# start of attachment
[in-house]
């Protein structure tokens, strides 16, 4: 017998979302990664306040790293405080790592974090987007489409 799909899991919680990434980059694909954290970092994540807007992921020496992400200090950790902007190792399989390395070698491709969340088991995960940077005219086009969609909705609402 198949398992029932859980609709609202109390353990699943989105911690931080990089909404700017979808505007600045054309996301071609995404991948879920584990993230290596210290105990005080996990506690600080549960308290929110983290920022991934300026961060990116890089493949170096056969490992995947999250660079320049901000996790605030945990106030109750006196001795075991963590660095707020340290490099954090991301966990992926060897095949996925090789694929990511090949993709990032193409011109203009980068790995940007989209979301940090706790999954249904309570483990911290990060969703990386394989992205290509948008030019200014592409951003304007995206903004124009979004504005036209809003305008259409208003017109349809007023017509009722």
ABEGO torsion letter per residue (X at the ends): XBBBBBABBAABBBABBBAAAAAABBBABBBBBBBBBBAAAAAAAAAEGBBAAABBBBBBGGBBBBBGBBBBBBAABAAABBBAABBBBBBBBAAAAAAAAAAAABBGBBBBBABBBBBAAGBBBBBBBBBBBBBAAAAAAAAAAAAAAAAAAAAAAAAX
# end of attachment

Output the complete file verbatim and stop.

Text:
[in-house]
């Protein structure tokens, strides 16, 4: 017998979302990664306040790293405080790592974090987007489409 799909899991919680990434980059694909954290970092994540807007992921020496992400200090950790902007190792399989390395070698491709969340088991995960940077005219086009969609909705609402 198949398992029932859980609709609202109390353990699943989105911690931080990089909404700017979808505007600045054309996301071609995404991948879920584990993230290596210290105990005080996990506690600080549960308290929110983290920022991934300026961060990116890089493949170096056969490992995947999250660079320049901000996790605030945990106030109750006196001795075991963590660095707020340290490099954090991301966990992926060897095949996925090789694929990511090949993709990032193409011109203009980068790995940007989209979301940090706790999954249904309570483990911290990060969703990386394989992205290509948008030019200014592409951003304007995206903004124009979004504005036209809003305008259409208003017109349809007023017509009722």
ABEGO torsion letter per residue (X at the ends): XBBBBBABBAABBBABBBAAAAAABBBABBBBBBBBBBAAAAAAAAAEGBBAAABBBBBBGGBBBBBGBBBBBBAABAAABBBAABBBBBBBBAAAAAAAAAAAABBGBBBBBABBBBBAAGBBBBBBBBBBBBBAAAAAAAAAAAAAAAAAAAAAAAAX